Review: "Elle" is recommended but with warning signs 

Controversial filmmaker Paul Verhoeven transcends himself

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click to enlarge screens_feature_elle.jpg

Paul Verhoeven, the director of Basic Instinct, Black Book, Hollow Man, Starship Troopers, Showgirls, Total Recall, Robocop and more, likes to make viewers squirm. His rape-revenge drama, Elle, has repeated images of sexual violence. Going into an early screening I was ready to chide the filmmaker for using misery as entertainment. The lurid visuals are there in abundance, but there's so much more going on that you end up tumbling a load of psycho-sexual questions around your noggin. In Elle, Verhoeven transcends himself.

The film, based on Philippe Djian's 2012 novel, was going to be re-set in America, but Verhoeven decided to keep it in France after deciding that Isabelle Huppert (The Piano Teacher) was the best choice for the lead role. Good decision. Her work here is stunning.


I'm not going to tell you much about the story. It starts with the rape of Michele Leblanc (Huppert) and follows her responses to the act. Along the way, we learn that something unspeakably horrible happened to her when she was a child (no, not that, something even worse).


Leblanc doesn't talk about what happened then or what happened at the start of the film. The incidents come up later, but only after we've had a chance to study the manner in which she deals with people, and the steps she appears to take to protect herself from being attacked again.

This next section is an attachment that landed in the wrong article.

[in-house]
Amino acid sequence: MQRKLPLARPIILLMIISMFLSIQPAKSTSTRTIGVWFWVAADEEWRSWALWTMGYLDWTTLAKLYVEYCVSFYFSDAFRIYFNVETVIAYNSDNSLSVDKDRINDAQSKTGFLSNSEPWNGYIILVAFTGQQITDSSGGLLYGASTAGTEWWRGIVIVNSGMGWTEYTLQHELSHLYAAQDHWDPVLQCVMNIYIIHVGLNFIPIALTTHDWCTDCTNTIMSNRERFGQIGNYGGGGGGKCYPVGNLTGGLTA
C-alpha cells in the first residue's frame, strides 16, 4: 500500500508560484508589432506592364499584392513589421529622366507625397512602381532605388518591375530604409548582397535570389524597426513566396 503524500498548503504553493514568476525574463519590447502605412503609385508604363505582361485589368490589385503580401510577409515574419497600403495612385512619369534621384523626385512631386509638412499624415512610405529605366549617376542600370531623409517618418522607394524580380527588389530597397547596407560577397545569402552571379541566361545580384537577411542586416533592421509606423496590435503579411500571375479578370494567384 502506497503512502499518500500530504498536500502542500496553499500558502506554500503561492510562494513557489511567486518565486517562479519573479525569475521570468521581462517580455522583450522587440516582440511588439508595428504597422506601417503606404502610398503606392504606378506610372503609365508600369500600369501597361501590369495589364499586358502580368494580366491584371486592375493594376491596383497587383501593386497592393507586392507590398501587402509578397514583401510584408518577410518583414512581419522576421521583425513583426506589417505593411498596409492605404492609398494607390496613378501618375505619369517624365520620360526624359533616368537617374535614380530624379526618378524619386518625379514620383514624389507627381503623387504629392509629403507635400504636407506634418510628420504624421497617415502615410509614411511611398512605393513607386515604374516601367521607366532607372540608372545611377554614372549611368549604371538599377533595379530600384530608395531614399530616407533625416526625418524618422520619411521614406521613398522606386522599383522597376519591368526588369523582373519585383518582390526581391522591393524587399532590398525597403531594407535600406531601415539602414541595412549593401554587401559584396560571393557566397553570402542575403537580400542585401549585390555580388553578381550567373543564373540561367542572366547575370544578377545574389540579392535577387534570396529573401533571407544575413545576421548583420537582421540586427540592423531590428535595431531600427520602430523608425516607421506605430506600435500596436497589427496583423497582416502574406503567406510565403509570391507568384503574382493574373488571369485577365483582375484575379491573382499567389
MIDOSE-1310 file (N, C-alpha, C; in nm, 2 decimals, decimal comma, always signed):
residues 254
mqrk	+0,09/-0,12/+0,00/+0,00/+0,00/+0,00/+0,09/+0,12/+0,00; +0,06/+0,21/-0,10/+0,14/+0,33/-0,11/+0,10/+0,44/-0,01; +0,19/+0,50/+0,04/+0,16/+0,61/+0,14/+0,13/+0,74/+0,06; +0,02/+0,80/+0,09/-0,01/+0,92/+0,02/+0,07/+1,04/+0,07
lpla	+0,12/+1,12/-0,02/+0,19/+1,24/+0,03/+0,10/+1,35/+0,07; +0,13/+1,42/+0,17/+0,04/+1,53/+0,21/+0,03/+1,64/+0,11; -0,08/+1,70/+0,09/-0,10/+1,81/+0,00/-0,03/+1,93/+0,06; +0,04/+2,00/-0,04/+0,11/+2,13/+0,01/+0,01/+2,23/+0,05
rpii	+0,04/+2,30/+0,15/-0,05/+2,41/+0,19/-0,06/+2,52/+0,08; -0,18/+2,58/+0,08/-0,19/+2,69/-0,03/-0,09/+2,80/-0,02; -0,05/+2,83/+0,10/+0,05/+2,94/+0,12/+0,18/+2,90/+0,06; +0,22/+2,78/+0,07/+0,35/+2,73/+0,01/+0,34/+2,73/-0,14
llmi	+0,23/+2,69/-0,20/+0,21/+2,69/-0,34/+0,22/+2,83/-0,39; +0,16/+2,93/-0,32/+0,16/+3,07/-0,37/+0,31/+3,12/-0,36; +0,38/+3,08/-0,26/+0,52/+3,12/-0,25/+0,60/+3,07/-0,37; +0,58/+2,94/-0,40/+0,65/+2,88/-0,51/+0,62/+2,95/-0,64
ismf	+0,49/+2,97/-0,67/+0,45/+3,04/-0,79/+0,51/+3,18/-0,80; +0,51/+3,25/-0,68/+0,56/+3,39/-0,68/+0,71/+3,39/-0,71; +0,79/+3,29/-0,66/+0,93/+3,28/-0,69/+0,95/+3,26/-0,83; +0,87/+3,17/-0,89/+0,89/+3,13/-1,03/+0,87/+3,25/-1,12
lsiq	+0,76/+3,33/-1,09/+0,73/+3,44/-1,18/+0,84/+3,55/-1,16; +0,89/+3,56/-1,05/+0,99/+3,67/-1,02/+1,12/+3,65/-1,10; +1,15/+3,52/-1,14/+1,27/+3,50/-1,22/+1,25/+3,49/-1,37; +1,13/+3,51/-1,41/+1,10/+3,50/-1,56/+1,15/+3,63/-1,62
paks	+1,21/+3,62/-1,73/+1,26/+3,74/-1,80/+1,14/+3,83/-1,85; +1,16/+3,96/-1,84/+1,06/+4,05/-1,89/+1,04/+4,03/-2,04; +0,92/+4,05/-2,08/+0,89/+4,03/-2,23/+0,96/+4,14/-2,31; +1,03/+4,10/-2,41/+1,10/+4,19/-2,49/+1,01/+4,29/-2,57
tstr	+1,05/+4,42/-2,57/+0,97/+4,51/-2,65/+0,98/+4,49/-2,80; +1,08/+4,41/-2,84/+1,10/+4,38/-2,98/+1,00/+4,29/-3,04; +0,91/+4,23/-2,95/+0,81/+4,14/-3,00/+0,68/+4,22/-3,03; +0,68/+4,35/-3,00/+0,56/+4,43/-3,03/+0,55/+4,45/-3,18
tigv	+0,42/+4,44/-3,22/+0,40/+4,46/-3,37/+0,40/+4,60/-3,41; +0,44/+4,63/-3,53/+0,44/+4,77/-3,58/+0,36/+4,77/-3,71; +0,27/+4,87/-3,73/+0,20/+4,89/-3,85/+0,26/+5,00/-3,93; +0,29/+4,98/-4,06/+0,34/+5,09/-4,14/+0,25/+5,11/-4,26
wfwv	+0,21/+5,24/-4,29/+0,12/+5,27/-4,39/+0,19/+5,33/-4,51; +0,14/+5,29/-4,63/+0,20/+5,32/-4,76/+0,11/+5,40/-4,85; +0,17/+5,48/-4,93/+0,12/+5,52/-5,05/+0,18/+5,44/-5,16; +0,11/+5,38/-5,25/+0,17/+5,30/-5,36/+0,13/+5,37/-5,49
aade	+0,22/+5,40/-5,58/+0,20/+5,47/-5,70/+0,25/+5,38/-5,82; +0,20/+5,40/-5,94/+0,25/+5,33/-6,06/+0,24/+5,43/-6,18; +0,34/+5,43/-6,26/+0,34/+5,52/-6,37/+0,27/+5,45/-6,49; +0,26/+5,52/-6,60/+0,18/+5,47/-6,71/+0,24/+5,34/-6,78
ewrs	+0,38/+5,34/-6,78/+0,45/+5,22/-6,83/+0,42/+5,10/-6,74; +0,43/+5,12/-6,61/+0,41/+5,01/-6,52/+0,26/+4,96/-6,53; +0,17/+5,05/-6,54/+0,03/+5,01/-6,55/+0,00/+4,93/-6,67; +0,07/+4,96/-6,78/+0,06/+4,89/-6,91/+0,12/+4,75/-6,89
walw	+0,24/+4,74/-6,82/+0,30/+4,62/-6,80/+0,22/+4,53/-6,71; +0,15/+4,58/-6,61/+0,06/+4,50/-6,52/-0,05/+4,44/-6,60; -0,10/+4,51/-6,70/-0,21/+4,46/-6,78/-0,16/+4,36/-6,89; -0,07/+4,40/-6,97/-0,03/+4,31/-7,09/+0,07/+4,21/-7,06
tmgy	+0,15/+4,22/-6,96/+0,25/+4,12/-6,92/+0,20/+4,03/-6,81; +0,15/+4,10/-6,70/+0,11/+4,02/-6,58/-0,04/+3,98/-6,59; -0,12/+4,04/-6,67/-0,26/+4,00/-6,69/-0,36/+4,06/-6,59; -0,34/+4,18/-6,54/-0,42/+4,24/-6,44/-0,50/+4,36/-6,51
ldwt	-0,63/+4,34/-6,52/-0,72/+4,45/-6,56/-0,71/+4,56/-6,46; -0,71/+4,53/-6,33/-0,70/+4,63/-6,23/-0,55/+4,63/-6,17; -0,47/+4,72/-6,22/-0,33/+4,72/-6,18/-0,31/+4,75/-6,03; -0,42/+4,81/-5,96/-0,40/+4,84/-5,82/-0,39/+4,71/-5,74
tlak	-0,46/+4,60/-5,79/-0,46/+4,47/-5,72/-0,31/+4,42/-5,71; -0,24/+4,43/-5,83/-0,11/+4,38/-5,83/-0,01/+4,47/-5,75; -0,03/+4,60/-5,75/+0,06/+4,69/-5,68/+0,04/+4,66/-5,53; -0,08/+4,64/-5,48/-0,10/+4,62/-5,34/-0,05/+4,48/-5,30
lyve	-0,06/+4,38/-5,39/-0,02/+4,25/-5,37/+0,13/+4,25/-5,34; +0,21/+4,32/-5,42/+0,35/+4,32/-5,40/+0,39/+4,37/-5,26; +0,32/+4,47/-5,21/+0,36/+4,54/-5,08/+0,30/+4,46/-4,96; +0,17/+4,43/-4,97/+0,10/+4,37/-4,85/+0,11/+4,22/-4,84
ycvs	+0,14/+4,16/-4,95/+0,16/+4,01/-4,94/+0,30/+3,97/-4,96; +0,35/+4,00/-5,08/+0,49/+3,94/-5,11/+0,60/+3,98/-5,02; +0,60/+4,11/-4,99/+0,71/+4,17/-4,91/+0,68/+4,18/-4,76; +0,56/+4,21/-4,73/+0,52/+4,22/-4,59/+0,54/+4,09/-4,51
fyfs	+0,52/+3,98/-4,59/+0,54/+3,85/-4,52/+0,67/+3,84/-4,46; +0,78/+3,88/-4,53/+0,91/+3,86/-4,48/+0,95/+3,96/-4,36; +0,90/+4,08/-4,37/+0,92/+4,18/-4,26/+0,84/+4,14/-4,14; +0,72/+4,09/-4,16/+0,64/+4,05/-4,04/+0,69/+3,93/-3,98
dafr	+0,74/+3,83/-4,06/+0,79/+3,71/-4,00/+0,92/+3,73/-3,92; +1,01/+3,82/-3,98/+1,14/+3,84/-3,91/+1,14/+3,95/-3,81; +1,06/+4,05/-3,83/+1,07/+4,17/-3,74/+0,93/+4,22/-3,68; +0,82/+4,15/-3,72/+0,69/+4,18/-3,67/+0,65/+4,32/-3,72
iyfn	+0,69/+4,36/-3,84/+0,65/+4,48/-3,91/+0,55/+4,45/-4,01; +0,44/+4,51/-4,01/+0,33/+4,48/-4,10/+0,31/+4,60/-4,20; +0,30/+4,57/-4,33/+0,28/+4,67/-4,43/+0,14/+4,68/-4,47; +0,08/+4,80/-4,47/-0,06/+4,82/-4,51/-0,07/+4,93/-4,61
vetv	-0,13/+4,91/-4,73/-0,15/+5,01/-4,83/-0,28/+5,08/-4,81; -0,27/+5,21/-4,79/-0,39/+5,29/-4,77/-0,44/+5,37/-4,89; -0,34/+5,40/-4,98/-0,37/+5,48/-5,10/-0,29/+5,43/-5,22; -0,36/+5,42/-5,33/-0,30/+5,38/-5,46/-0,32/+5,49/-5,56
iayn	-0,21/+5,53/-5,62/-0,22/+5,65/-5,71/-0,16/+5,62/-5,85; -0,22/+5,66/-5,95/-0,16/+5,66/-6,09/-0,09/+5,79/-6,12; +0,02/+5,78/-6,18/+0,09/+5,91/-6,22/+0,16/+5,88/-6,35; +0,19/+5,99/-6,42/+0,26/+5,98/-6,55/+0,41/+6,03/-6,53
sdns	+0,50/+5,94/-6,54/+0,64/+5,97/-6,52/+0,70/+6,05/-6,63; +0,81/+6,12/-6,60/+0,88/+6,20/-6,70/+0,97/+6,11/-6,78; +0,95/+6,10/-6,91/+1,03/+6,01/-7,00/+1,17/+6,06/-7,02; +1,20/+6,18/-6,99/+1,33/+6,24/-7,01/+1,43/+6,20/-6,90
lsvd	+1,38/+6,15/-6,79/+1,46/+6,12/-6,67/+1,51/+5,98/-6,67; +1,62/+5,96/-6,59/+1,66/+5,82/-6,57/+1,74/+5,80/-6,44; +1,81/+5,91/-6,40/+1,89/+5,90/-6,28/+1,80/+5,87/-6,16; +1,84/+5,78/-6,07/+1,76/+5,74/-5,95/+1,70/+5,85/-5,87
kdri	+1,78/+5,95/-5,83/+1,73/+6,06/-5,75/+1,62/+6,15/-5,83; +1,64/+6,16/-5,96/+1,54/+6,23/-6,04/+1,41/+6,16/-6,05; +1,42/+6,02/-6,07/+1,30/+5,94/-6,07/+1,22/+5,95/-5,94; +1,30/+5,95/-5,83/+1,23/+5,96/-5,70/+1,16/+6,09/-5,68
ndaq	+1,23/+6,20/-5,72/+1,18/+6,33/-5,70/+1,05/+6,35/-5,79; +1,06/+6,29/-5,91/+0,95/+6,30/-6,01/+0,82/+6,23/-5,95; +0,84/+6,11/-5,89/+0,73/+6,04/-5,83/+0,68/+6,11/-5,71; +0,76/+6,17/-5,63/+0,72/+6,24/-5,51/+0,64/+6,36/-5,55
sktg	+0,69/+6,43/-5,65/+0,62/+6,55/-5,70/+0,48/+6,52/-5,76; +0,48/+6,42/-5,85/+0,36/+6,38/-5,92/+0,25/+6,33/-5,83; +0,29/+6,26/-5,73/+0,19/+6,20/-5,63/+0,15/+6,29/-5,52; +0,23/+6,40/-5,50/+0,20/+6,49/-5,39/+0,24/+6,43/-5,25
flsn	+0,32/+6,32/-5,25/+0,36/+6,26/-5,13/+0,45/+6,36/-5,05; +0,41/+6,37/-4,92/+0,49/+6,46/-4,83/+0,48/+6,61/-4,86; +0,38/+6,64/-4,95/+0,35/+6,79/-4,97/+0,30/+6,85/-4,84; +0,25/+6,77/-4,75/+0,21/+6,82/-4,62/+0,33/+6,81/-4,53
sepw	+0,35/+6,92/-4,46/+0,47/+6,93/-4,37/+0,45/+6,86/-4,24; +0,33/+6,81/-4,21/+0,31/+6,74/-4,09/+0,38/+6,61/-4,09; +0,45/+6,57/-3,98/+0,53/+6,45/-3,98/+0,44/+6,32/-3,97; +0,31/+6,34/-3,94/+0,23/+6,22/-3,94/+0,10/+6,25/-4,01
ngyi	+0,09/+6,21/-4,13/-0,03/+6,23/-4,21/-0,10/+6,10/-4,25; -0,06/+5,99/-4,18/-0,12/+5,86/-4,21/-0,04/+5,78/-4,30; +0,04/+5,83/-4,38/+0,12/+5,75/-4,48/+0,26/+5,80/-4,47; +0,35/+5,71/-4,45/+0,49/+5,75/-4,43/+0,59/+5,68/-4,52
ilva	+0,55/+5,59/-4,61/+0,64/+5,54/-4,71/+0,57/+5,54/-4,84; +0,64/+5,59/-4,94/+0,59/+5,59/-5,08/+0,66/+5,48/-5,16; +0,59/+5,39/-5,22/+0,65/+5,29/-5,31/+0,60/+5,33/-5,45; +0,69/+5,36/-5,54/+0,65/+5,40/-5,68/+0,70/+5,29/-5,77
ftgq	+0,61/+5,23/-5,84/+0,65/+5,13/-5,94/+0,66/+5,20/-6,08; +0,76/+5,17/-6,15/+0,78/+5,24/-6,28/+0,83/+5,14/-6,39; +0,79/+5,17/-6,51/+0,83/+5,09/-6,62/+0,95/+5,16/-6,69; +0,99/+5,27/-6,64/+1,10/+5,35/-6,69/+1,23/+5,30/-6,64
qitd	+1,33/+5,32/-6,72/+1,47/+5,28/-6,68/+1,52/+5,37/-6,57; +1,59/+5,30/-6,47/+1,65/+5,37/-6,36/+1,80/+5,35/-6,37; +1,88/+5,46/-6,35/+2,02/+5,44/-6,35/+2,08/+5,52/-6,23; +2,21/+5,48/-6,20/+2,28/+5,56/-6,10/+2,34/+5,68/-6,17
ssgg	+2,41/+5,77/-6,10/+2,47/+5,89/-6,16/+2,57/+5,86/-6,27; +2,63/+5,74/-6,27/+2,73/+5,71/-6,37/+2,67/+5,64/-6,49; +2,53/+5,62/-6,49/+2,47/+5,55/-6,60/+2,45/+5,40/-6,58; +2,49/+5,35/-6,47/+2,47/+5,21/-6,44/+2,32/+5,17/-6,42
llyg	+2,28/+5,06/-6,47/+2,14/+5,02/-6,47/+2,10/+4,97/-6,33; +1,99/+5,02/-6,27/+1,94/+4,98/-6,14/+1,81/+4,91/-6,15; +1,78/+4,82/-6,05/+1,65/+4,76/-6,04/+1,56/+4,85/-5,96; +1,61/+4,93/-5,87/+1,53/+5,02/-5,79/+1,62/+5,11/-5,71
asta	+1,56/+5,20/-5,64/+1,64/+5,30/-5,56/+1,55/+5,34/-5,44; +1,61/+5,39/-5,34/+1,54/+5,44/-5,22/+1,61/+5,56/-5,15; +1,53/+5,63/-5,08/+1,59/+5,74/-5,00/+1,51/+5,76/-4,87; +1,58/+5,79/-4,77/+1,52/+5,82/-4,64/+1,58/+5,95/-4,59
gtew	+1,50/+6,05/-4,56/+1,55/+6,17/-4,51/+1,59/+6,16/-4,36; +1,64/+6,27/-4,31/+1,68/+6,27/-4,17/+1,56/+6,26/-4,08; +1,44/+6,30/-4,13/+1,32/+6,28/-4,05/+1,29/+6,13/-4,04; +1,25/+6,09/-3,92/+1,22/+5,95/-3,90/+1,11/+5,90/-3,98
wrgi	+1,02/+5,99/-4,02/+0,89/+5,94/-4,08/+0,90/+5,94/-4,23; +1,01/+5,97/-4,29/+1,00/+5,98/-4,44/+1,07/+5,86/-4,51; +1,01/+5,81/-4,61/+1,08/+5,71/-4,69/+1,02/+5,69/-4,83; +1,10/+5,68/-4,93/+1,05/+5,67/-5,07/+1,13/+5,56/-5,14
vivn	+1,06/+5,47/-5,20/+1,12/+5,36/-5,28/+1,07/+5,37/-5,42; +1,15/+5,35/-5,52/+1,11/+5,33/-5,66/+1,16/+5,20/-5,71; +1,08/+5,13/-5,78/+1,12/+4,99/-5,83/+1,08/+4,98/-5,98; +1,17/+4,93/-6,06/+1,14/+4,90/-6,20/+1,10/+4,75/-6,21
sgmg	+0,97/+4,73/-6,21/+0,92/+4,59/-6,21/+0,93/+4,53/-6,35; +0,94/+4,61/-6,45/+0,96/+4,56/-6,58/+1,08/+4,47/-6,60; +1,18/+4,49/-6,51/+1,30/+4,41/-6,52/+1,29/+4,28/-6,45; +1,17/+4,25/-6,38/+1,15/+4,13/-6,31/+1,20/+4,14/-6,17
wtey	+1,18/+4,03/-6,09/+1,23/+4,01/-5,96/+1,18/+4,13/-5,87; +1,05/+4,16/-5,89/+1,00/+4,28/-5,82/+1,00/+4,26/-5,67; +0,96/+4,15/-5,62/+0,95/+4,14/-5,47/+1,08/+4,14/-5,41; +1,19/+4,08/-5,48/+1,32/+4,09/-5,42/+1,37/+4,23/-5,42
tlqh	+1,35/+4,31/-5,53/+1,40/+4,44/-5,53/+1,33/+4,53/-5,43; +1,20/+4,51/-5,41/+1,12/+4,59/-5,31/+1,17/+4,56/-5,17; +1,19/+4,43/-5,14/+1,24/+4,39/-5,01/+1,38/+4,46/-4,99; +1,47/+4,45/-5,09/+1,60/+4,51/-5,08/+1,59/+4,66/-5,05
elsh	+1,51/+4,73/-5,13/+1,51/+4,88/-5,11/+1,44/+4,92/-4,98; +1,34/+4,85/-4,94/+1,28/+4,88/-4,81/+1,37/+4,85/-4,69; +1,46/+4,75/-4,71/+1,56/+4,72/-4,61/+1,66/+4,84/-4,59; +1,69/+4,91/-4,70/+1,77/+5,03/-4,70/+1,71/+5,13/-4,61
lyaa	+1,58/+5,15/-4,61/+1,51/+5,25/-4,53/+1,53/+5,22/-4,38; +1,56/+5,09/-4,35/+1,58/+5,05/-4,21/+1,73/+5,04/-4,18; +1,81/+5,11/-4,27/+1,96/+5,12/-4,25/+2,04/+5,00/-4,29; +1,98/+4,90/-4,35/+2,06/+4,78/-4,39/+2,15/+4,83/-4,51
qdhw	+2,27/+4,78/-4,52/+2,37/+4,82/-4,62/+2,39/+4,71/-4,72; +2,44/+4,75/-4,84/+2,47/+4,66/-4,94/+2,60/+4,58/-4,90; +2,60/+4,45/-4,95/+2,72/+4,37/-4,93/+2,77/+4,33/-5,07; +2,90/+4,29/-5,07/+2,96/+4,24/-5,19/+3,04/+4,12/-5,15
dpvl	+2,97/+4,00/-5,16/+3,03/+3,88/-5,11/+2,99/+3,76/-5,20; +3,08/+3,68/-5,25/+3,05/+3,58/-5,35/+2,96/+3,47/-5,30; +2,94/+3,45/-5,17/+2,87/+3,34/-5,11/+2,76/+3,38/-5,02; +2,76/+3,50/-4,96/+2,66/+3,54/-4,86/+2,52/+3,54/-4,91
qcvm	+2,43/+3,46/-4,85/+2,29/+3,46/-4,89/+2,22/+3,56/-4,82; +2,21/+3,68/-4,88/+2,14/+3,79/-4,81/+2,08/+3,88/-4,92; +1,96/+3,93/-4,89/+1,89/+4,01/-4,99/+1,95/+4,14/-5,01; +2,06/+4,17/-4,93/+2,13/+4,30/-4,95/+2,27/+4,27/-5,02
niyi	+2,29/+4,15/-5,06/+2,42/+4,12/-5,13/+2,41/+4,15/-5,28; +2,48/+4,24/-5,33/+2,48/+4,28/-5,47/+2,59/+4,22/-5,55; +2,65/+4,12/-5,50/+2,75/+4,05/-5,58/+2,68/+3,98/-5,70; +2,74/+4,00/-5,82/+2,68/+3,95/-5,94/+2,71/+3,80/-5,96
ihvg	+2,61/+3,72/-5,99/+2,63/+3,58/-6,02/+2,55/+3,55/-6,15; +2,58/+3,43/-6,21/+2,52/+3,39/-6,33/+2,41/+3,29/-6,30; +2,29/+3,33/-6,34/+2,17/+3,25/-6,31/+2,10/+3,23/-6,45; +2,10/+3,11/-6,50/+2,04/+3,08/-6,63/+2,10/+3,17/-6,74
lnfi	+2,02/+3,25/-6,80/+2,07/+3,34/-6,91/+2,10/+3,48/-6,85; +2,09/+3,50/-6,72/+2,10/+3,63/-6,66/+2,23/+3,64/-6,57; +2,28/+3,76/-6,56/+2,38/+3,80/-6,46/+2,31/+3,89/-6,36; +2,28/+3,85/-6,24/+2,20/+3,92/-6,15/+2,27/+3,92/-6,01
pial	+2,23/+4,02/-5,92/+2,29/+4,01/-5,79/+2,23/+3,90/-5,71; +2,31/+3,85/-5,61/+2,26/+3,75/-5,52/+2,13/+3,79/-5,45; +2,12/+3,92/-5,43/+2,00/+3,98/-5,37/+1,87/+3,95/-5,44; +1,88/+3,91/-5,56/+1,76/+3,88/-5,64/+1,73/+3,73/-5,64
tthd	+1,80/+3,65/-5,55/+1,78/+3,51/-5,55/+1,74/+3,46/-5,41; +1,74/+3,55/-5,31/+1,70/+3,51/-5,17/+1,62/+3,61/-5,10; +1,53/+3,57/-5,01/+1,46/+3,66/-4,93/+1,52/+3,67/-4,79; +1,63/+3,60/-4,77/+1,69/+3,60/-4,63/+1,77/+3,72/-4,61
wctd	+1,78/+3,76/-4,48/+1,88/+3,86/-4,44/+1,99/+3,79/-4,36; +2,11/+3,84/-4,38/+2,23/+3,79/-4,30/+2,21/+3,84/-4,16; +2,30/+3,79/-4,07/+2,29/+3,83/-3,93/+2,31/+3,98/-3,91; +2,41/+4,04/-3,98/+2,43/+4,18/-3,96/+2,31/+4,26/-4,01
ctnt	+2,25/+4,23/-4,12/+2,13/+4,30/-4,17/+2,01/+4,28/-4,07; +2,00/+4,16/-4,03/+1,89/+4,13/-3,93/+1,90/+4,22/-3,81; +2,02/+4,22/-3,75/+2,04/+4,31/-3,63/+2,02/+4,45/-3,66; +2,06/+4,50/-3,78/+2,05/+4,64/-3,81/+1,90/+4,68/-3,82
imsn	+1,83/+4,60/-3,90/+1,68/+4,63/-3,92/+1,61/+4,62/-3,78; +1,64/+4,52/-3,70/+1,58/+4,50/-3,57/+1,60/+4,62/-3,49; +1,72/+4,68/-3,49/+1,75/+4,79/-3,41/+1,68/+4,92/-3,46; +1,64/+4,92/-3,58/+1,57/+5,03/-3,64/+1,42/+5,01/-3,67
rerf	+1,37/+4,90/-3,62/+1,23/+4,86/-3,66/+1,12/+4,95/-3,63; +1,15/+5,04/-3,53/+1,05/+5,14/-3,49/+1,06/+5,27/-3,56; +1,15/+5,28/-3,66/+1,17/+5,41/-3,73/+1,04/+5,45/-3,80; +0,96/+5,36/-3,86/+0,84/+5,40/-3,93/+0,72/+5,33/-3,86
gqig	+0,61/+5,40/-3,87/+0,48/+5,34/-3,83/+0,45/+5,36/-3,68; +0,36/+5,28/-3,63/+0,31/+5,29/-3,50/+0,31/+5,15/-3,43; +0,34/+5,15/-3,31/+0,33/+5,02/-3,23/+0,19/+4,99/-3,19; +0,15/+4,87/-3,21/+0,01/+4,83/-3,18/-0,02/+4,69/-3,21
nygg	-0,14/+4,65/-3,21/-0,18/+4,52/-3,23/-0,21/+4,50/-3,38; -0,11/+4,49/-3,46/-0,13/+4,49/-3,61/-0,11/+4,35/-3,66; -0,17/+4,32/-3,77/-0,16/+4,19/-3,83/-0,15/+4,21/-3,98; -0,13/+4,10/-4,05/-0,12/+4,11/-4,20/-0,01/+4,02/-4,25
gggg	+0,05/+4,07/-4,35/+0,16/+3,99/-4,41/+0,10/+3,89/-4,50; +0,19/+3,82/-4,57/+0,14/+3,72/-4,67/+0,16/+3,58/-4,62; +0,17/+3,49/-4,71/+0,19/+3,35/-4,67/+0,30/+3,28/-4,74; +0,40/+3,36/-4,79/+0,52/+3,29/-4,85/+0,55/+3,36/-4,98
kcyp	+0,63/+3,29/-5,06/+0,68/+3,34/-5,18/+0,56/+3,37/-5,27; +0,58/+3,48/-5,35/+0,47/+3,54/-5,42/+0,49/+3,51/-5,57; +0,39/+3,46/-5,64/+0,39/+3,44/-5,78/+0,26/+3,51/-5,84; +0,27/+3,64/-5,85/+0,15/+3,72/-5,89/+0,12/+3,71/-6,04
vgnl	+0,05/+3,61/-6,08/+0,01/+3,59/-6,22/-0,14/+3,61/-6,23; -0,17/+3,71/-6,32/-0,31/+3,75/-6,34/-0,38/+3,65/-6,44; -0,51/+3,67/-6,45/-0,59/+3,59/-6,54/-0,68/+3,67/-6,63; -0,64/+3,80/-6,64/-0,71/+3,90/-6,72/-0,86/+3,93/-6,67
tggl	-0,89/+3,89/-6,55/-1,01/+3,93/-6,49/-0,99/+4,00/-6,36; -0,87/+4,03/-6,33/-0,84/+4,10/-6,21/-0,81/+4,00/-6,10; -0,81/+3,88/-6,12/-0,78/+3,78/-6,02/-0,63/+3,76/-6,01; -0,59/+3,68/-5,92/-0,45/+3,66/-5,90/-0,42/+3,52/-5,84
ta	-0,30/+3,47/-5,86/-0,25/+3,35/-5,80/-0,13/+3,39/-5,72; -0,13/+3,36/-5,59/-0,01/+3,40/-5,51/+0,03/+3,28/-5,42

Along the way, we revisit the rape, or perhaps it's another one, or a fantasy. We deal with sexually explicit video games (she's the CEO of a company that makes them), numerous forms of kink, a mystery that goes in a different direction than it would in most films, and a hypnotic character study presenting by the amazing Isabelle Huppert.

Why does Leblanc do what she does? After learning about her past, I was eager to watch the film again. It's a decidedly different experience on second viewing.

While interviewing Paul Verhoeven in 2000, I pressed him on his ultra-violent imagery and apparent pitch black outlook on much of humanity. The filmmaker talked at length about the brutality of nature, He spoke about galaxies colliding for a while, going into full rant mode for a bit, then his voice softened as he talked about his childhood during WWII.

"I grew up in occupied Holland," he said, "and I saw … there were a lot of people that got killed by bombing, and there were resisters that were shot on the streets by Germans. I was about seven when the war stopped. When I was five, six, seven, we lived in the Hague and were constantly bombed there, not by the Germans, but by the English. Our house was about a mile from the rocket launching pads, where they launched the V-1's and V-2's to England, and the English and Americans were constantly bombing that area. The area around us, with the exception of the street we lived on and a couple of others, were completely destroyed. I remember the flames and the people being killed. And the Germans – one evening I remember walking with my father and suddenly we were held by Germans and they said 'You cannot walk there, you have to walk here and look at something.' And we walked there and saw 20 people they had taken out of prison and shot. They put them against the wall and shot them and made sure that everyone going home passed them. Dead bodies there, yeah, I remember all that. So you may be more optimistic than I am."

Imagine someone dragging people to see such things. Imagine forcing a child to see that.

Elle is the best of Paul Verhoeven's movies. With flashing warning signs, I highly recommend it.

Opens Friday at Keystone Art

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